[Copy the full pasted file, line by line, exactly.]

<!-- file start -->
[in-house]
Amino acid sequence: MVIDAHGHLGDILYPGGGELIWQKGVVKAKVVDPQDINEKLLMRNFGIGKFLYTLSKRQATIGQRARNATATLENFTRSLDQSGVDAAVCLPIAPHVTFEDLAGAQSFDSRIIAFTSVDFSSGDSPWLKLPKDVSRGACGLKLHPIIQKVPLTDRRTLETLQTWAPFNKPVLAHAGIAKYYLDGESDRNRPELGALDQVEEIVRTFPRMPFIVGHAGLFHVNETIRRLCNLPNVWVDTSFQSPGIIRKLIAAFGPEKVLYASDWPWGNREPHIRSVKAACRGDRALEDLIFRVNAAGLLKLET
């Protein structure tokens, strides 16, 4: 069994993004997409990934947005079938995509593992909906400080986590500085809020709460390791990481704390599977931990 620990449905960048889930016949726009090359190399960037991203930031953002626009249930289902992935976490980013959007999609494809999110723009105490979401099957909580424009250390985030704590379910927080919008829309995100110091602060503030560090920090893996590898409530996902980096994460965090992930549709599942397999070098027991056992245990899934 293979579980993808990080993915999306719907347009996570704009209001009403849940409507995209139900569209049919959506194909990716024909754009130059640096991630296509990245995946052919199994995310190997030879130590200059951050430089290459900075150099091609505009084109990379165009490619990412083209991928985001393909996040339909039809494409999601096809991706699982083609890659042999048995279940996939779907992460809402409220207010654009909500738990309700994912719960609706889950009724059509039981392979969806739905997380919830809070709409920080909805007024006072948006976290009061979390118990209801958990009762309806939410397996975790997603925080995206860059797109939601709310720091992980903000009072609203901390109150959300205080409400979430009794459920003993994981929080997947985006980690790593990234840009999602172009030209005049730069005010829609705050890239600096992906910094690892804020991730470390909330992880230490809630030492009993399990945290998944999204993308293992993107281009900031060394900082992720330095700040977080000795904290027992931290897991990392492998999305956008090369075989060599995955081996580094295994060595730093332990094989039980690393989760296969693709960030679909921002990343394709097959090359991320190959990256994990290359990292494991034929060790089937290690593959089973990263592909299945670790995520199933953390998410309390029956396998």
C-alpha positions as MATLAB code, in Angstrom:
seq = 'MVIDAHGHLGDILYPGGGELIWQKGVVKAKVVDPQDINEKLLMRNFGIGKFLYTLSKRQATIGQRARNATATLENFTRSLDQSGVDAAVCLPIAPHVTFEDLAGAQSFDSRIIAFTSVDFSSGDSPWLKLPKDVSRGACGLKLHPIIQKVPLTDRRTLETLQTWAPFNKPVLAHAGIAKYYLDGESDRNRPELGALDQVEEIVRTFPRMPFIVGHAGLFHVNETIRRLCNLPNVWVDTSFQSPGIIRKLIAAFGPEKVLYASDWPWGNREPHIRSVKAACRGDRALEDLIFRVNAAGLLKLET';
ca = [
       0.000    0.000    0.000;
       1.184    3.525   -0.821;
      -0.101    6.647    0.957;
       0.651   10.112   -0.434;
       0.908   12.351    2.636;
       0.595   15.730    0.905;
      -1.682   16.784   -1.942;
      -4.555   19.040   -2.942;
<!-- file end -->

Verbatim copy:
[in-house]
Amino acid sequence: MVIDAHGHLGDILYPGGGELIWQKGVVKAKVVDPQDINEKLLMRNFGIGKFLYTLSKRQATIGQRARNATATLENFTRSLDQSGVDAAVCLPIAPHVTFEDLAGAQSFDSRIIAFTSVDFSSGDSPWLKLPKDVSRGACGLKLHPIIQKVPLTDRRTLETLQTWAPFNKPVLAHAGIAKYYLDGESDRNRPELGALDQVEEIVRTFPRMPFIVGHAGLFHVNETIRRLCNLPNVWVDTSFQSPGIIRKLIAAFGPEKVLYASDWPWGNREPHIRSVKAACRGDRALEDLIFRVNAAGLLKLET
């Protein structure tokens, strides 16, 4: 069994993004997409990934947005079938995509593992909906400080986590500085809020709460390791990481704390599977931990 620990449905960048889930016949726009090359190399960037991203930031953002626009249930289902992935976490980013959007999609494809999110723009105490979401099957909580424009250390985030704590379910927080919008829309995100110091602060503030560090920090893996590898409530996902980096994460965090992930549709599942397999070098027991056992245990899934 293979579980993808990080993915999306719907347009996570704009209001009403849940409507995209139900569209049919959506194909990716024909754009130059640096991630296509990245995946052919199994995310190997030879130590200059951050430089290459900075150099091609505009084109990379165009490619990412083209991928985001393909996040339909039809494409999601096809991706699982083609890659042999048995279940996939779907992460809402409220207010654009909500738990309700994912719960609706889950009724059509039981392979969806739905997380919830809070709409920080909805007024006072948006976290009061979390118990209801958990009762309806939410397996975790997603925080995206860059797109939601709310720091992980903000009072609203901390109150959300205080409400979430009794459920003993994981929080997947985006980690790593990234840009999602172009030209005049730069005010829609705050890239600096992906910094690892804020991730470390909330992880230490809630030492009993399990945290998944999204993308293992993107281009900031060394900082992720330095700040977080000795904290027992931290897991990392492998999305956008090369075989060599995955081996580094295994060595730093332990094989039980690393989760296969693709960030679909921002990343394709097959090359991320190959990256994990290359990292494991034929060790089937290690593959089973990263592909299945670790995520199933953390998410309390029956396998």
C-alpha positions as MATLAB code, in Angstrom:
seq = 'MVIDAHGHLGDILYPGGGELIWQKGVVKAKVVDPQDINEKLLMRNFGIGKFLYTLSKRQATIGQRARNATATLENFTRSLDQSGVDAAVCLPIAPHVTFEDLAGAQSFDSRIIAFTSVDFSSGDSPWLKLPKDVSRGACGLKLHPIIQKVPLTDRRTLETLQTWAPFNKPVLAHAGIAKYYLDGESDRNRPELGALDQVEEIVRTFPRMPFIVGHAGLFHVNETIRRLCNLPNVWVDTSFQSPGIIRKLIAAFGPEKVLYASDWPWGNREPHIRSVKAACRGDRALEDLIFRVNAAGLLKLET';
ca = [
       0.000    0.000    0.000;
       1.184    3.525   -0.821;
      -0.101    6.647    0.957;
       0.651   10.112   -0.434;
       0.908   12.351    2.636;
       0.595   15.730    0.905;
      -1.682   16.784   -1.942;
      -4.555   19.040   -2.942;